Green Fuels That Have Been Overlooked Through the Years
Petrol is running out, diesel hasn’t got too long left and fossil fuels, in general, are on death’s door. Whether we like it or not, we have to look at alternative and green fuels for the future – otherwise, we’ll all burn to a crisp and the South-American dingo bat will definitely die. So what do we do? What technologies and fuels have been overlooked over the years? Are we still being naïve about certain fuel sources or should we just continue on the same path?
In theory, hydrogen is the perfect fuel source. It is, after all, the most abundant element in the universe, and as a result, it makes perfect sense for us to utilize it as a green and renewable energy source for our cars. But can it be done? Well, yes and no. At this present moment, we’re struggling with the technology. It’s not that we can’t make hydrogen-powered cars – think Honda Clarity – but we just can’t seem to get the price down and find a reliable and marketable form of storing the stuff.
Unlike petrol, you can just put 1000-litres of hydrogen in a tank under the ground. So clever folk with higher IQs than you and I are trying their best to find alternative ways of storing the element and to bring the price down.
If they do it, we can all relax; as hydrogen is a 100% green form of fuel. All that comes out of the rear of a Honda Clarity is baby foxes, so we’re not only driving; we’re driving and saving the world. But, at the moment, only California has the ability to sell the Clarity thanks to one of their hydrogen re-fueling stations.
Electric, love it or hate it, it’s here to stay. Powering our cars via the medium of electric isn’t a 21st century innovation, as our forefathers were using it – albeit quite poorly – during the early 1900s. So why, in 2011, are we still talking about electric? Fact is, electric isn’t 100% green. You plug your electric car into the socket at night and it charges it up, but where exactly is that power coming from? A fossil-fuel burning power station, of course! Not exactly environmentally friendly, is it?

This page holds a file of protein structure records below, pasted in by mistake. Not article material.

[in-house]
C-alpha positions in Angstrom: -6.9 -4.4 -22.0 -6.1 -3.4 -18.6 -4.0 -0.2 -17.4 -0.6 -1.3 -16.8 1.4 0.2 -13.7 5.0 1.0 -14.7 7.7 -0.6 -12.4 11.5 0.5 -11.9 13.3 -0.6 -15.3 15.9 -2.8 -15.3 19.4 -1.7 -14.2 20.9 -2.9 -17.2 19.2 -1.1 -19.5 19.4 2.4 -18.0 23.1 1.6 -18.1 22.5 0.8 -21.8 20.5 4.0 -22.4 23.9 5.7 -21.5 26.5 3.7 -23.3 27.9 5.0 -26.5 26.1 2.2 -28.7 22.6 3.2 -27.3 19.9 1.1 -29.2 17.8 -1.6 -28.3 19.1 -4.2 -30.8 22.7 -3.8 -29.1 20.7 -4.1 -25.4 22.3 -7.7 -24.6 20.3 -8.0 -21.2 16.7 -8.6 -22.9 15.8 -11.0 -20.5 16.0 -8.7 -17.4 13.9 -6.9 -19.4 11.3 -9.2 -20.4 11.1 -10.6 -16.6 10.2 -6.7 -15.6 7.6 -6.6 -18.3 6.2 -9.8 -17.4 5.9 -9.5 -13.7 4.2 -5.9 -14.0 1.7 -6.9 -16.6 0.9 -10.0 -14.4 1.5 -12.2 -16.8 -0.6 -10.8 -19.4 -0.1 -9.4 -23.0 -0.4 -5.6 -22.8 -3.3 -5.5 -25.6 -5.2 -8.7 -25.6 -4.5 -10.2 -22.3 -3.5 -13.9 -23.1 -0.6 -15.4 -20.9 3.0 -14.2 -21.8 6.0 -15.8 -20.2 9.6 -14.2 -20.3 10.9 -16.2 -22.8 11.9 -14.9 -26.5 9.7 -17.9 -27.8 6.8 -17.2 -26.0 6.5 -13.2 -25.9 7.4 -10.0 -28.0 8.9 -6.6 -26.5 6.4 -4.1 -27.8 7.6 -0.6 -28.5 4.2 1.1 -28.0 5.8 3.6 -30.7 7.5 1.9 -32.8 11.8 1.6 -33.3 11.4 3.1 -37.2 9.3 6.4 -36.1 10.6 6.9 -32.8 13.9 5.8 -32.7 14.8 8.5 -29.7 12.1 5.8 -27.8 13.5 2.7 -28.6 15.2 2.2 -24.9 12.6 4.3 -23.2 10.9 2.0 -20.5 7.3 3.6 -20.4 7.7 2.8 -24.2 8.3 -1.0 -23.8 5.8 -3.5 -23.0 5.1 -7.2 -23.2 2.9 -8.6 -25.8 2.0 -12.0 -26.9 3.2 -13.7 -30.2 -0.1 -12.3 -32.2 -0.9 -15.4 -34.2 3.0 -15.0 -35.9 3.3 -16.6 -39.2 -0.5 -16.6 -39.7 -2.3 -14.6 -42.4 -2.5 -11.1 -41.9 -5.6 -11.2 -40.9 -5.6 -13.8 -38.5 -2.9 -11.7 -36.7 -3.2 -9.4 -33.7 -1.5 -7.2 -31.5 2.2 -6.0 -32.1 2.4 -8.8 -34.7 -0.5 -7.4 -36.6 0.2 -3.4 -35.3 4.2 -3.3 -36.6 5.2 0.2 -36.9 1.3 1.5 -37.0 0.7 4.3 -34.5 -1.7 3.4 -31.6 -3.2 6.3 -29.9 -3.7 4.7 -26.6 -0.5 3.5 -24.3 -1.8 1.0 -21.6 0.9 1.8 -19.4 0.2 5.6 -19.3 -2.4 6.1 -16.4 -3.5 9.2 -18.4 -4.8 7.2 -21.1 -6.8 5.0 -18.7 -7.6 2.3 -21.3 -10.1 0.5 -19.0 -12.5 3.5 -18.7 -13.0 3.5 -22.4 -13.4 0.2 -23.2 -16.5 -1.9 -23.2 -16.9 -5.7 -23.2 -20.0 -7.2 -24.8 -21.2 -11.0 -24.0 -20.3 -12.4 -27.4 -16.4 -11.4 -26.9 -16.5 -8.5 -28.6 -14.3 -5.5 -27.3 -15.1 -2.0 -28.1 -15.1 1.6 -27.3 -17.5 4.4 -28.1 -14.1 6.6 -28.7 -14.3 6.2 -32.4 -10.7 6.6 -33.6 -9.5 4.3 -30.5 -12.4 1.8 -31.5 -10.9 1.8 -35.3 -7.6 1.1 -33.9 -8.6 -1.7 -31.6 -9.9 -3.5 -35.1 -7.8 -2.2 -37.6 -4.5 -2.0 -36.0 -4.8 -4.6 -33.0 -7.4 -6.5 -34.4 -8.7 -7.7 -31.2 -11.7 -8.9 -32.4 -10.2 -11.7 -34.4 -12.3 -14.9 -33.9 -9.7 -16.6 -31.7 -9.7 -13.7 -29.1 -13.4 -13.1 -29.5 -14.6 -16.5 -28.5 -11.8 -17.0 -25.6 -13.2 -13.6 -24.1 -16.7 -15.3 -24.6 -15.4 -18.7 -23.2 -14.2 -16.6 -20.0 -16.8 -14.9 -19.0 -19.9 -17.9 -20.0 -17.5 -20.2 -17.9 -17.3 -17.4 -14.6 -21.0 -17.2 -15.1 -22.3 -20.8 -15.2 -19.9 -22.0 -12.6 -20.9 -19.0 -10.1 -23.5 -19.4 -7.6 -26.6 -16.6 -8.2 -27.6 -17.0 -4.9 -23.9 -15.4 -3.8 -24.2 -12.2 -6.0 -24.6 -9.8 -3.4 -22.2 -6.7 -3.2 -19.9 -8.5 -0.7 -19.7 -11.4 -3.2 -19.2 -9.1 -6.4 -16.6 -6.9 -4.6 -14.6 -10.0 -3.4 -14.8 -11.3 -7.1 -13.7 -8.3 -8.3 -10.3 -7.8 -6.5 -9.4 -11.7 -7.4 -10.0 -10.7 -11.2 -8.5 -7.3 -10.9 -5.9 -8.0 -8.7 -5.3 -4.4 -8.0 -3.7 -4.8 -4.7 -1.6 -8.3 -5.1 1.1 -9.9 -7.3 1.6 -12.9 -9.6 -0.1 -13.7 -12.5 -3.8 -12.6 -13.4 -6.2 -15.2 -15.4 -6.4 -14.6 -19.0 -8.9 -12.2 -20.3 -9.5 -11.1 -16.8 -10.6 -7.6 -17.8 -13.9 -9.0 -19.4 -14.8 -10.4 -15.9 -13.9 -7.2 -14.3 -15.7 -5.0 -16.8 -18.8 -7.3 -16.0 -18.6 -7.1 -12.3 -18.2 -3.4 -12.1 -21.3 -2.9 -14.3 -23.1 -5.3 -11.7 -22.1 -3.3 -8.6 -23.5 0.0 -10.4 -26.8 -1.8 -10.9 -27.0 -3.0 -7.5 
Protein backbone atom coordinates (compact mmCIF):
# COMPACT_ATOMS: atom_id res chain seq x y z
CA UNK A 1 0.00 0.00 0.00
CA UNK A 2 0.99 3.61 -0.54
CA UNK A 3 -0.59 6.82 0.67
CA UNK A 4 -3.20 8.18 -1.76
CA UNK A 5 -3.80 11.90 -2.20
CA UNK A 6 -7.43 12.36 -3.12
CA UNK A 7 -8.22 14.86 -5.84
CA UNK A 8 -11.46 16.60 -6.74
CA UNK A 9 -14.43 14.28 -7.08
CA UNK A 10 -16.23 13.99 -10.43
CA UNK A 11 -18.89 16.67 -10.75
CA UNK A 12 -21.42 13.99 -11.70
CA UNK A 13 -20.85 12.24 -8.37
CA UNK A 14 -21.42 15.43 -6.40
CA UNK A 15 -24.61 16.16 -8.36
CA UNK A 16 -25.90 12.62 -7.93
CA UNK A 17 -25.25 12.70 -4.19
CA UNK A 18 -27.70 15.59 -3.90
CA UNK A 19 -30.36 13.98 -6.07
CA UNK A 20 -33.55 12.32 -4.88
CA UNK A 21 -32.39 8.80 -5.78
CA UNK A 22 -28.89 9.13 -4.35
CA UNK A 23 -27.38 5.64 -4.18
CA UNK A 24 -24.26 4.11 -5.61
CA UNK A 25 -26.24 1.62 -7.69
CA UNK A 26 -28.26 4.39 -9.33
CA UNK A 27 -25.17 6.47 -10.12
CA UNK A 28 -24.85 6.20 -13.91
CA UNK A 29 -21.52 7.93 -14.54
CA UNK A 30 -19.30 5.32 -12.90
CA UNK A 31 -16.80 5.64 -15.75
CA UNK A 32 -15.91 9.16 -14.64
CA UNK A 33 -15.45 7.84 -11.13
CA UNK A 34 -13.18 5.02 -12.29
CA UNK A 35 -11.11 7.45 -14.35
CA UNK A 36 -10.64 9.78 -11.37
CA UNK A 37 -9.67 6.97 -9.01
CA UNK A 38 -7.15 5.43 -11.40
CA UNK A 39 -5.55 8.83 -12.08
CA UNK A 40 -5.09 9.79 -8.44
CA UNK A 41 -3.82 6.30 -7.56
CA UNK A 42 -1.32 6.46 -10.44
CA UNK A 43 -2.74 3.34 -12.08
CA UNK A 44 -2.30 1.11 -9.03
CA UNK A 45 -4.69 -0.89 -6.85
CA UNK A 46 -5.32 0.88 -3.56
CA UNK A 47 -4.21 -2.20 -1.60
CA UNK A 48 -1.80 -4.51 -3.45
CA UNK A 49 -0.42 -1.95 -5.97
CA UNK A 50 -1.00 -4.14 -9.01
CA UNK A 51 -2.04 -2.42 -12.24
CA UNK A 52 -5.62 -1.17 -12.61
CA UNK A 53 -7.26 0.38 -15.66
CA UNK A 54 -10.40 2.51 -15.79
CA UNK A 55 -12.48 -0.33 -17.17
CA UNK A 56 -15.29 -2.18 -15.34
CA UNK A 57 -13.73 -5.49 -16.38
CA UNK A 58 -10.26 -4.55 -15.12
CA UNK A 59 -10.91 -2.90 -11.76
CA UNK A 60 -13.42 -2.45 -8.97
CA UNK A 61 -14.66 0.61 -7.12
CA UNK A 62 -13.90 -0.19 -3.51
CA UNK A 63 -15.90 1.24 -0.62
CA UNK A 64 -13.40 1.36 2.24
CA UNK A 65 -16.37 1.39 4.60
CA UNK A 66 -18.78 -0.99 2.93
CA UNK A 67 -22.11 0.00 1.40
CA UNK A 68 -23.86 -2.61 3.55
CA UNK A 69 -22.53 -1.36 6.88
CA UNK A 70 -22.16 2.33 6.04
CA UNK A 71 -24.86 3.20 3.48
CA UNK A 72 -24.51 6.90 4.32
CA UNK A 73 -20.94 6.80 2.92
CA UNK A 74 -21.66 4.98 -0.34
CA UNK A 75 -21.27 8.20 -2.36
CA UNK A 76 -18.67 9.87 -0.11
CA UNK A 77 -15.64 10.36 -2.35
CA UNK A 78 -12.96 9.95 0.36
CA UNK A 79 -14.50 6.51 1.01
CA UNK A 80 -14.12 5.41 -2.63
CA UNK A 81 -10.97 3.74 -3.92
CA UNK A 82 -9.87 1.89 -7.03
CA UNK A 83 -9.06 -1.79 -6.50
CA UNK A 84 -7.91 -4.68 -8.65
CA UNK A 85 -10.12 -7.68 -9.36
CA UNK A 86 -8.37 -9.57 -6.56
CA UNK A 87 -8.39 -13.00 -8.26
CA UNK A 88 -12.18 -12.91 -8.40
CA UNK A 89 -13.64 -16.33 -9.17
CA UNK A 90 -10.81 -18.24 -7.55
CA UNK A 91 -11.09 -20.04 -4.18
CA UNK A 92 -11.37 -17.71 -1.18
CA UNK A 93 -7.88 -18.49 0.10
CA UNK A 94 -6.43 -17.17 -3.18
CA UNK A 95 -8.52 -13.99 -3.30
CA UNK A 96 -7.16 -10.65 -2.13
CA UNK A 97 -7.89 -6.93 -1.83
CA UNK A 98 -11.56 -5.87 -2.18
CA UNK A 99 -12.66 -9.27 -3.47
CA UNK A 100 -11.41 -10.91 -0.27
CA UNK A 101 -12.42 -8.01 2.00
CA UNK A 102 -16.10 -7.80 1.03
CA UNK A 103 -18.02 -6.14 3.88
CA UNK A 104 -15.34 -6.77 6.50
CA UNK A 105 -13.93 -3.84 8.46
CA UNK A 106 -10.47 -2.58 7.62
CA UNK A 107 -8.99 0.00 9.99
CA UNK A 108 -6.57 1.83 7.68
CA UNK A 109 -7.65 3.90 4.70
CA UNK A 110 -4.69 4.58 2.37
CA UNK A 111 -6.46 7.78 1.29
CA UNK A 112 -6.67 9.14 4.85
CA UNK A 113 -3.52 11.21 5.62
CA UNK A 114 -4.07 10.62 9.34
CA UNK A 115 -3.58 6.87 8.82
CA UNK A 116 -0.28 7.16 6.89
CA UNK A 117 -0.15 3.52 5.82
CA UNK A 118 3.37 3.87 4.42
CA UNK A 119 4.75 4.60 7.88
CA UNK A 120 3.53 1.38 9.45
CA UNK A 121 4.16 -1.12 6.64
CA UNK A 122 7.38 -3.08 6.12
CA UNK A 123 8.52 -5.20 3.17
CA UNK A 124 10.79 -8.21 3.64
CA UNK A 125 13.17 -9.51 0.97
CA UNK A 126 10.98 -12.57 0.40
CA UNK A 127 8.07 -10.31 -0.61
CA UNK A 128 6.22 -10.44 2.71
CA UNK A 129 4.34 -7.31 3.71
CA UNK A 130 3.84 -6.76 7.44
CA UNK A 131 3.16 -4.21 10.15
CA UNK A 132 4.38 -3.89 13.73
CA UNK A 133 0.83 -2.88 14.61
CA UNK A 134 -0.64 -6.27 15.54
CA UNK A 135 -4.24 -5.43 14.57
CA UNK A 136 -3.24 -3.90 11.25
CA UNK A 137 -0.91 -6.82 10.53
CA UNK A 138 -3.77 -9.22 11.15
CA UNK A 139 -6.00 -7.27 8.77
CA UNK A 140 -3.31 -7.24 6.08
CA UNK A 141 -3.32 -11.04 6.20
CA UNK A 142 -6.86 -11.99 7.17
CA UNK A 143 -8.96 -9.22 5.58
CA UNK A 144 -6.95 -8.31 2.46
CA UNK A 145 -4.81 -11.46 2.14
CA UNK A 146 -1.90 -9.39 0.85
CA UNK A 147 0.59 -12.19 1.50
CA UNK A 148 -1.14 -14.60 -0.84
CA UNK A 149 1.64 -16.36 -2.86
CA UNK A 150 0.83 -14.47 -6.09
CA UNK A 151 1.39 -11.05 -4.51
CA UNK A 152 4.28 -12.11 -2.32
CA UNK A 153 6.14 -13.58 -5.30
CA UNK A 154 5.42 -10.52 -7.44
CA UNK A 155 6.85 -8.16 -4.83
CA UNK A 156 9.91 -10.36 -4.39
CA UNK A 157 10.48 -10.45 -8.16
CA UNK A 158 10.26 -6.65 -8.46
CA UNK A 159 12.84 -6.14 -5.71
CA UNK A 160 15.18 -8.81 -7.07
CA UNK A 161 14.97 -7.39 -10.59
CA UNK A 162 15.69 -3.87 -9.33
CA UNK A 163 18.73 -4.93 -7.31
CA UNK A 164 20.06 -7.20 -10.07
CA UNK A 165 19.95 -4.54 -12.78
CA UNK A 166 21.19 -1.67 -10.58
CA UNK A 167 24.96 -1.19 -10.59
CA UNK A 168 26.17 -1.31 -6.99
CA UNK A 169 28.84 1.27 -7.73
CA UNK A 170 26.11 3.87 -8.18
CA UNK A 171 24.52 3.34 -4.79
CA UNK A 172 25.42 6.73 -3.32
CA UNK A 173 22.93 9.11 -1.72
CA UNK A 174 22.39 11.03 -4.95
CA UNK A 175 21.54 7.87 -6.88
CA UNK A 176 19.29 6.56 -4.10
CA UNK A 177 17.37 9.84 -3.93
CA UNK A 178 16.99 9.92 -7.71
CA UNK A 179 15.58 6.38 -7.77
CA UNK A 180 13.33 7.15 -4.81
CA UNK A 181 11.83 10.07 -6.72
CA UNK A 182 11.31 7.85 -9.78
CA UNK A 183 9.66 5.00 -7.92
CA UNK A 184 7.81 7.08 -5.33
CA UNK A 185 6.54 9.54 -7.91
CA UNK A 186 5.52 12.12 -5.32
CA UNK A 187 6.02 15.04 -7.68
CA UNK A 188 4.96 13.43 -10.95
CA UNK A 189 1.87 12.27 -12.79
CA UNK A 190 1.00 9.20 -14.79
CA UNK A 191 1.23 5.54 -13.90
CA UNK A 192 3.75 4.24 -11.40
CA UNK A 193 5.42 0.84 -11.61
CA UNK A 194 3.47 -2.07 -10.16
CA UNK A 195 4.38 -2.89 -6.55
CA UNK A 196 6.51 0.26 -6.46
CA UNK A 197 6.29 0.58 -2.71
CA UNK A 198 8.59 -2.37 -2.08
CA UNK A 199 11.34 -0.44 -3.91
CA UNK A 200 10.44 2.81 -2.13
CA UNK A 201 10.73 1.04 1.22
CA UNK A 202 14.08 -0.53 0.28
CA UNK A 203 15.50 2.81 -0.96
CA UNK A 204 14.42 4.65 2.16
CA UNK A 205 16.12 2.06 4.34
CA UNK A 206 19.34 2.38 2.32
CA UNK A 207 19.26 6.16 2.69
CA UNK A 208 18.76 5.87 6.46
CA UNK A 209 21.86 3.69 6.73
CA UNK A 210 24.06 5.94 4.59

Despite this, there is, quite clearly, a market for electric power. And with the public’s obsession with green motoring, electric cars are selling at an alarming rate. But while electrics are economical – thanks to them running off electric power – they are not perfect. It’s 2011, and we still can’t produce a mass-market electric car that’s affordable and practical. Sure, there are plenty of them, but none of the electrics have a proper range like a proper fossil-fuel car. Before electrics can dominate, they need to step their range game up, as 100-miles to a tank is just not going to cut it.
Sounds odd, but vegetable oil is a half decent way of powering your motor. People have been utilizing veggie oil for years in their diesel cars, and even though you do end up with a car that smells of a chip-shop, it’s a great way of saving some pennies and driving past the pumps.
For some strange reason, however, the motoring industry just hasn’t embraced vegetable oil like it should. Perhaps they fear we’d all feel hungry 24/7.
Biofuel is one of those fuels of the moment. It has been seriously overlooked in recent years, but it’s finally getting some recognition as a viable fuel source. Made from basically anything like rapeseed, sunflower, palm oil and algae, Biofuel is a seriously renewable fuel source, but despite this, the public is yet to be convinced.
The UK already has a few biofuel stations littered across our great country, so the infrastructure is almost there, it just needs that big government push to really get us behind the idea and force us into fuelling our cars with algae.
As you’ve read, there are plenty of fuels that are viable right now and in the future, but which one will take the crown as our next-generation fuel? That is the big question!
This guest post was written by our friends at Car Finance 247.
Fuels … as the green future unfolds.